3) a man.

4) the plant भूनिम्ब (bhūnimba).

- an epithet of Sītā.

Bhūmija is a Sanskrit compound consisting of the terms bhūmi and ja (ज).

Source: Cologne Digital Sanskrit Dictionaries: Shabda-Sagara Sanskrit-English Dictionary

Bhūmija (भूमिज).—mfn.

(-jaḥ-jā-jaṃ) Born or produced of or on the earth. m.

(-jaḥ) 1. The planet Mars. 2. Naraka the demon. 3. A man. f.

(-jā) Sita, the wife of Rama. E. bhūmi earth, and ja born.

Source: Cologne Digital Sanskrit Dictionaries: Benfey Sanskrit-English Dictionary

Bhūmija (भूमिज).—[bhūmi-ja], I. adj. Born on the earth. Ii. m. 1. The planet Mars. 2. Hell. Iii. f. , Sītā, the wife of Rāma.

Source: Cologne Digital Sanskrit Dictionaries: Cappeller Sanskrit-English Dictionary

Bhūmija (भूमिज).—[adjective] sprung from the earth.

Source: Cologne Digital Sanskrit Dictionaries: Monier-Williams Sanskrit-English Dictionary

1) Bhūmija (भूमिज):—[=bhūmi-ja] [from bhūmi > bhū] mfn. produced from the earth, sprung from the ground, [Suśruta]

2) [v.s. ...] m. the planet Mars, [Mārkaṇḍeya-purāṇa]

3) [v.s. ...] a man, [cf. Lexicographers, esp. such as amarasiṃha, halāyudha, hemacandra, etc.]

4) [v.s. ...] a kind of snail, [cf. Lexicographers, esp. such as amarasiṃha, halāyudha, hemacandra, etc.]

5) [v.s. ...] a kind of Kadamba, [cf. Lexicographers, esp. such as amarasiṃha, halāyudha, hemacandra, etc.]

6) [v.s. ...] Name of the demon Naraka, [cf. Lexicographers, esp. such as amarasiṃha, halāyudha, hemacandra, etc.]

7) [v.s. ...] hell, [Monier-Williams’ Sanskrit-English Dictionary]

8) Bhūmijā (भूमिजा):—[=bhūmi-jā] [from bhūmi-ja > bhūmi > bhū] f. [metronymic] of Sitā, [cf. Lexicographers, esp. such as amarasiṃha, halāyudha, hemacandra, etc.]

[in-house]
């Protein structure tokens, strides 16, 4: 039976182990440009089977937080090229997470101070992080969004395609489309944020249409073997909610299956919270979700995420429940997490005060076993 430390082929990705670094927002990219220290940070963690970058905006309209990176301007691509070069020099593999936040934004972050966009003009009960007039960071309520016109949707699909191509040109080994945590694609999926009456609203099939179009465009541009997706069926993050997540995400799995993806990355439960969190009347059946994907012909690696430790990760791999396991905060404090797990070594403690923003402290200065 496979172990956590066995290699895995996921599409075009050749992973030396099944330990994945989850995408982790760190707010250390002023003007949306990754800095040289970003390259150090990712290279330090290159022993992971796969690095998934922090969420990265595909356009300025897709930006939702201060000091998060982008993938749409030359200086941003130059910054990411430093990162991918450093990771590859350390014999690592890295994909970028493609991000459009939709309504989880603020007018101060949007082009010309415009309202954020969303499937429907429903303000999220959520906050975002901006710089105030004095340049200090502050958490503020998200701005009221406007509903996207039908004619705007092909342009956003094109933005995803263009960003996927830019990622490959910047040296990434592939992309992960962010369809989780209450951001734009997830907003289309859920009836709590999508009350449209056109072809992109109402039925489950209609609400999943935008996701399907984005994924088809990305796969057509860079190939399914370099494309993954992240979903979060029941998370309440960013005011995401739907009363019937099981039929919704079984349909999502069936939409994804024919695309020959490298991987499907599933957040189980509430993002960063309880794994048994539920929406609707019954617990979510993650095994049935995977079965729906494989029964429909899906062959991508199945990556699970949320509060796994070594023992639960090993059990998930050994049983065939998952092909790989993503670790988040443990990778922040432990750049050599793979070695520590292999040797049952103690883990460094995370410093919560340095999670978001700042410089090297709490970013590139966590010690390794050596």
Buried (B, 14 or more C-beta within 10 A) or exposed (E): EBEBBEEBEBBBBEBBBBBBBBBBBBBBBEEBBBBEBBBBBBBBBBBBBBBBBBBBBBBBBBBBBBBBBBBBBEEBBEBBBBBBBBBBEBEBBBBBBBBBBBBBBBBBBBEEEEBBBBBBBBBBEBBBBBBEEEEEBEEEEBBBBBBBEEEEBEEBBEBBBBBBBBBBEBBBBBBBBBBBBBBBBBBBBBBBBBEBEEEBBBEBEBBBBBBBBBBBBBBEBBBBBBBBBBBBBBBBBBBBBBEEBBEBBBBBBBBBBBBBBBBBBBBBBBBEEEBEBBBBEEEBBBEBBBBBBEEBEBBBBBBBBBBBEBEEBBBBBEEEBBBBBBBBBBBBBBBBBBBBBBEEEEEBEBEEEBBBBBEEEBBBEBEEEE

9) Bhūmija (भूमिज):—[=bhūmi-ja] [from bhūmi > bhū] n. a species of vegetable, [cf. Lexicographers, esp. such as amarasiṃha, halāyudha, hemacandra, etc.]

Source: Cologne Digital Sanskrit Dictionaries: Yates Sanskrit-English Dictionary

Bhūmija (भूमिज):—[bhūmi-ja] (jaḥ) 1. m. The planet Mars; hell. f. () Sītā. a. Earth-born.

[Sanskrit to German]

Bhumija in German

context information

Sanskrit, also spelled संस्कृतम् (saṃskṛtam), is an ancient language of India commonly seen as the grandmother of the Indo-European language family (even English!). Closely allied with Prakrit and Pali, Sanskrit is more exhaustive in both grammar and terms and has the most extensive collection of literature in the world, greatly surpassing its sister-languages Greek and Latin.

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Kannada-English dictionary

Source: Alar: Kannada-English corpus

Bhūmija (ಭೂಮಿಜ):—

1) [noun] any plant (as a herb, creeper, shrub, tree etc.).

2) [noun] (myth.) Mangala, the deity of the astrological planet, Mars, considered as the son of the earth-mother.

3) [noun] name of a demon, Naraka, slain by Křṣṇa.

4) [noun] a man.

5) [noun] a variety or class of horse.

--- OR ---

Bhūmīja (ಭೂಮೀಜ):—[noun] = ಭೂಮಿಜ - [bhumija -] 1.

context information

Kannada is a Dravidian language (as opposed to the Indo-European language family) mainly spoken in the southwestern region of India.